NOAA Calls for Input on Flower Garden Banks Expansion


NOAA’s Office of National Marine Sanctuaries is soliciting public and stakeholder comment on a recommendation to modify the current boundaries of the Flower Garden Banks National Marine Sanctuary in the northern Gulf of Mexico.

This is the first step in a process that could expand the sanctuary.

All comments must be submitted to NOAA by close of business on April 6.

Based on several years of scientific assessment and public input, the proposed expansion of the sanctuary emerged as one of the top priority issues during the management plan review process, which was completed in 2012. The sanctuary’s advisory council recommended expanding the sanctuary from 56.2 square miles to 280.3 square miles to include up to nine additional reefs and banks, which support essential habitat for commercial and recreational fish species.

“Flower Garden Banks National Marine Sanctuary contains some of the most spectacular marine resources in the northern Gulf of Mexico, including some of the healthiest coral reef communities in the entire Caribbean and western Atlantic region,” said George P. Schmahl, sanctuary superintendent. “We encourage the public to participate in the comment process so that we can make the best possible decisions regarding the protection of other reefs and banks of regional and national importance.”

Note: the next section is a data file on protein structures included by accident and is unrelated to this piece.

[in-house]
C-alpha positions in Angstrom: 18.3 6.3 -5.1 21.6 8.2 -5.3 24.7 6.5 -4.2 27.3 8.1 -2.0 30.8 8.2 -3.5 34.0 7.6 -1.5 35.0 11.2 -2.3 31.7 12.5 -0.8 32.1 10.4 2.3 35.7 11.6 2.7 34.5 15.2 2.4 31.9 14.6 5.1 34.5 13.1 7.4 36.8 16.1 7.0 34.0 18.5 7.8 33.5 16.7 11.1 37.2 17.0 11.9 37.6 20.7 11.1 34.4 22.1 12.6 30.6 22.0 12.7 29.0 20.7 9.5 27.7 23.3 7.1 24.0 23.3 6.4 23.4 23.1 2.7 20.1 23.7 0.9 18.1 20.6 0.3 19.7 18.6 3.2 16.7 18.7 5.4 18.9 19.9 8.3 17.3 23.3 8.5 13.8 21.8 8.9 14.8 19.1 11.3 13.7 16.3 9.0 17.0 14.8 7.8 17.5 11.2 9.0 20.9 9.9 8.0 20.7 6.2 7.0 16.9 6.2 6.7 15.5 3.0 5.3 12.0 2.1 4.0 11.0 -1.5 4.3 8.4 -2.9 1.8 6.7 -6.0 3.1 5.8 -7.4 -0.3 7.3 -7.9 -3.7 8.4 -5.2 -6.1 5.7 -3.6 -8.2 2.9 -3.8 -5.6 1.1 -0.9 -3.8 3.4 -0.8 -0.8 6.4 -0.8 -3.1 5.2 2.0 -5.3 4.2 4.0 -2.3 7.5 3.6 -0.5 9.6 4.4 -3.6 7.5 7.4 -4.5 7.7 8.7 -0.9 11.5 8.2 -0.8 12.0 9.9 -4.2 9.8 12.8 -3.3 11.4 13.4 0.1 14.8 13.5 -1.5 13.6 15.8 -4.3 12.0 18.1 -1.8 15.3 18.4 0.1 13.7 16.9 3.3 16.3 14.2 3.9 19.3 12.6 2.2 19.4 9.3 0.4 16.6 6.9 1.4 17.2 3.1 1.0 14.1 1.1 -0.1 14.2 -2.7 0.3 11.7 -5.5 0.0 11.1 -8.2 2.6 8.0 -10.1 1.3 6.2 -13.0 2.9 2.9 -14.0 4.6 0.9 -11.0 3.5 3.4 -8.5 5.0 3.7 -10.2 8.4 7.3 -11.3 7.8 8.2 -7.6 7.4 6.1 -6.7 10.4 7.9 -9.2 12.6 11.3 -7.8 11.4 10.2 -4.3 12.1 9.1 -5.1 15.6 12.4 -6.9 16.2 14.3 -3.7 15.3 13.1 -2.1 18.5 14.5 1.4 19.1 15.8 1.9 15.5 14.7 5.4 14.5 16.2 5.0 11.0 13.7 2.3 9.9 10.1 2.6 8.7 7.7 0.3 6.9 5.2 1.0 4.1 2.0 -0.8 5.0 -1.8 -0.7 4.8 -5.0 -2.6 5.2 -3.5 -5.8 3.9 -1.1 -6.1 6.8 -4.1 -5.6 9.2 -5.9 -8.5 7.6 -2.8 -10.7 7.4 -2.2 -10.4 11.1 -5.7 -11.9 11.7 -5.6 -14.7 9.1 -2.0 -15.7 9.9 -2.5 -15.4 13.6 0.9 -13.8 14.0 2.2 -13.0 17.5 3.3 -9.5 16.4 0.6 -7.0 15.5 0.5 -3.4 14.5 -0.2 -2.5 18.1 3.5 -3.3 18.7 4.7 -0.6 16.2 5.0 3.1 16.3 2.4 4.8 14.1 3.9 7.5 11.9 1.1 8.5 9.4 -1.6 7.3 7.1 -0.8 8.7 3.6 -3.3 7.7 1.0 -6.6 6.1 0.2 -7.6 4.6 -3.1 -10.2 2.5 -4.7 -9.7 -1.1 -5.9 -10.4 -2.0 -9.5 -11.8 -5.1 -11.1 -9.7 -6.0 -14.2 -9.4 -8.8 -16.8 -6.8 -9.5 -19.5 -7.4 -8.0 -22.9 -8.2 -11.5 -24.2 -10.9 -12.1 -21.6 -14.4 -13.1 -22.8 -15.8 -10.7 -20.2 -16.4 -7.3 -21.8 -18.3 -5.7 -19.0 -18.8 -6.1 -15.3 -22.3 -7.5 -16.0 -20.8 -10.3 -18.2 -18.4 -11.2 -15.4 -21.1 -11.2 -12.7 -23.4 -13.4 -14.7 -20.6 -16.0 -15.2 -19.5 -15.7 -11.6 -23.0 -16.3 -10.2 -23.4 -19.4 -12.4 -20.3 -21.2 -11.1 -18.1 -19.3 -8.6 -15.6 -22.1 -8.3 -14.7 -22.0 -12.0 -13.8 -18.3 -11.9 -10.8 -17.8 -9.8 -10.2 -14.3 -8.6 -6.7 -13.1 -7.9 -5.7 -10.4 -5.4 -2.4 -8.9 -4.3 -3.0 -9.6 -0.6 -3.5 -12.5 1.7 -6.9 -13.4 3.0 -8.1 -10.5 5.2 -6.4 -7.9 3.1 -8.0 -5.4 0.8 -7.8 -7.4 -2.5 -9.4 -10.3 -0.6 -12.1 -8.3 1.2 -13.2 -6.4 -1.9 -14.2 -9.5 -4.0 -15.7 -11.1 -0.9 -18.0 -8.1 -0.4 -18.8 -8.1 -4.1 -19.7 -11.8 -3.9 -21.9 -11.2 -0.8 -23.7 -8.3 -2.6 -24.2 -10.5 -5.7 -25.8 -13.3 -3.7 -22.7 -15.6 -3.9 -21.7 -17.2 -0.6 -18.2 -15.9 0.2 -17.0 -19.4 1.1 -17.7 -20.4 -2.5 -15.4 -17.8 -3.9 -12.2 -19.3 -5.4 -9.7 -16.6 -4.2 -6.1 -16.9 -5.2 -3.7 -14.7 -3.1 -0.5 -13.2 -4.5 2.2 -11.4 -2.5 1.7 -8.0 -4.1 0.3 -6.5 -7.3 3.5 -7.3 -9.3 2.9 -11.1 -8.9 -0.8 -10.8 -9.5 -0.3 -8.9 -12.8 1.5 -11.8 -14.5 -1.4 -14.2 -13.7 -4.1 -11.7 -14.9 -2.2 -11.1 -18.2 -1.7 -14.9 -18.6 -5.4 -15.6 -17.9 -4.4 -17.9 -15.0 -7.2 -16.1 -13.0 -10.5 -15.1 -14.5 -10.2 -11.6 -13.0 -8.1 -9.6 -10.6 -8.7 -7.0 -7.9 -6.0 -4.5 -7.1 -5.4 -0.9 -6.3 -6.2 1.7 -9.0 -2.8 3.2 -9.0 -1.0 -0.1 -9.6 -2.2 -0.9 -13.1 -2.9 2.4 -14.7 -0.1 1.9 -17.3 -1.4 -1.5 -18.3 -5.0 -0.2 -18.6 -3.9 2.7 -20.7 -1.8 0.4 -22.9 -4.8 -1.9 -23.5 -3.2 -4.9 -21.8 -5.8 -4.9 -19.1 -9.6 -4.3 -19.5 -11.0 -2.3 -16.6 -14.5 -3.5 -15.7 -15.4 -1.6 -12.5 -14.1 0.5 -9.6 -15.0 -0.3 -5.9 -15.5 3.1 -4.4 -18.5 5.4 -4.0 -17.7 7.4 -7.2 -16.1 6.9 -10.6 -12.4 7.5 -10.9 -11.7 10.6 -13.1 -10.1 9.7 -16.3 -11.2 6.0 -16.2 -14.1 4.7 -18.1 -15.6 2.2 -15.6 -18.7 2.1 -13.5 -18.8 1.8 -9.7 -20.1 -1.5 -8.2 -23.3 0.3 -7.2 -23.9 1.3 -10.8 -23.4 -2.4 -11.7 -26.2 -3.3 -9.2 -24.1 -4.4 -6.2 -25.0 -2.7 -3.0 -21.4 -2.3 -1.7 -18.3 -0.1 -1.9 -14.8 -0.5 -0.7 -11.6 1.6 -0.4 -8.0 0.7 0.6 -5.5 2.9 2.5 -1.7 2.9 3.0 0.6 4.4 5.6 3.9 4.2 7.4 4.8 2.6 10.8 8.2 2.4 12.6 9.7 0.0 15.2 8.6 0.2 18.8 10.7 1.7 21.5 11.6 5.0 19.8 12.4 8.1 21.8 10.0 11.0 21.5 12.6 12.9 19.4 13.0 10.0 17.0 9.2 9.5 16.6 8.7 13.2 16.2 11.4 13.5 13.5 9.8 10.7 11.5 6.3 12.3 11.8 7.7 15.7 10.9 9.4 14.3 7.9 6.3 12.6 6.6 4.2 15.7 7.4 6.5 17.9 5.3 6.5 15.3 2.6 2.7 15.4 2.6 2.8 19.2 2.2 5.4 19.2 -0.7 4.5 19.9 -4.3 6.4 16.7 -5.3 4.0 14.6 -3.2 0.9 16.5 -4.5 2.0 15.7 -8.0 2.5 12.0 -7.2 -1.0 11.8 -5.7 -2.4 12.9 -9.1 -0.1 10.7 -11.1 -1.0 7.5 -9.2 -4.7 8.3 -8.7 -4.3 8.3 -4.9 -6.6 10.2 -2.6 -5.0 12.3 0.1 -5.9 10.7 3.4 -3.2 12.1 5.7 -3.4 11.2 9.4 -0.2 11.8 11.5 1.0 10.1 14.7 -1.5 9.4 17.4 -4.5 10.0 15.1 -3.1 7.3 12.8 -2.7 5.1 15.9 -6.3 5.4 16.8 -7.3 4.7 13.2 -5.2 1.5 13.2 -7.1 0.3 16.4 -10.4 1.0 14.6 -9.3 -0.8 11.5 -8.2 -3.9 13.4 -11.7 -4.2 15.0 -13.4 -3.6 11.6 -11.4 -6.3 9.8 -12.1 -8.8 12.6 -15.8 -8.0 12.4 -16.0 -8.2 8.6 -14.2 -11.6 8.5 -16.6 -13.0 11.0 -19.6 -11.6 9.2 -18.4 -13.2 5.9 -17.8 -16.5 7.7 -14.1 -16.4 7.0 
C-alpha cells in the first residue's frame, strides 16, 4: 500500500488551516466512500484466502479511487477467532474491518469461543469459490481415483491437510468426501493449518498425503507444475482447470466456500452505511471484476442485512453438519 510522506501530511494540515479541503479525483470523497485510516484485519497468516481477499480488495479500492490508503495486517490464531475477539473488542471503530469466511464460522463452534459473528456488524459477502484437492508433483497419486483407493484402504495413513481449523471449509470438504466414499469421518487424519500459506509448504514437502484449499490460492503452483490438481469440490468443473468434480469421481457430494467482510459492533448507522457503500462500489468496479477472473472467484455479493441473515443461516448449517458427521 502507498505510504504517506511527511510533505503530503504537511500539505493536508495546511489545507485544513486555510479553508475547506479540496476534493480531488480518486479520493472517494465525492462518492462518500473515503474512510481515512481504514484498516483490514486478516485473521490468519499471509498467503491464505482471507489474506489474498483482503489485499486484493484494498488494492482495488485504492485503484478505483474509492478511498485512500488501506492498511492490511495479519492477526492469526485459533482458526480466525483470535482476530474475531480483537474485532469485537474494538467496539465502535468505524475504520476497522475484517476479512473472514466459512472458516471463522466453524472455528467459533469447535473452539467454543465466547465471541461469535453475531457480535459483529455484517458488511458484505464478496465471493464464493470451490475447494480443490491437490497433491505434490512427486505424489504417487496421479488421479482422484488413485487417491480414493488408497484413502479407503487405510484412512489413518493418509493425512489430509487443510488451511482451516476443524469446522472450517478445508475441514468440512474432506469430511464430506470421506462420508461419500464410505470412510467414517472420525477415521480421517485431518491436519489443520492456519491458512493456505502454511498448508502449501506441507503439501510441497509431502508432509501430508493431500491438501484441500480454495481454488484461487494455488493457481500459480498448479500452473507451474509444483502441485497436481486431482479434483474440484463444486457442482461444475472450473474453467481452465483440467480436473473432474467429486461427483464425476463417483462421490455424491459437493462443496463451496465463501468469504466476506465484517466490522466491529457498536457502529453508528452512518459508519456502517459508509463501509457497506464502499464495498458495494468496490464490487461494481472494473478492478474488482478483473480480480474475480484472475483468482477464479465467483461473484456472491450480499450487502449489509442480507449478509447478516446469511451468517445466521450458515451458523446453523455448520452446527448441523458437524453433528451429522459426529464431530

Located 70 to 115 miles off the coasts of Texas and Louisiana, Flower Garden Banks National Marine Sanctuary includes the northernmost coral reefs in the continental United States, deepwater reef communities and other essential habitats for a variety of marine species. NOAA designated the sanctuary in 1992, and Stetson Bank was added to the sanctuary through Congressional action in 1996.

Following this comment period, a draft environmental impact statement will be prepared through a public process under the National Environmental Policy Act. Once it is completed, it will be available for additional public comment before final action is taken.

According to NOAA, three public meetings are planned for the public to learn more about the proposal and submit comments. Meetings are scheduled for: New Orleans, Houston and Glaveston.





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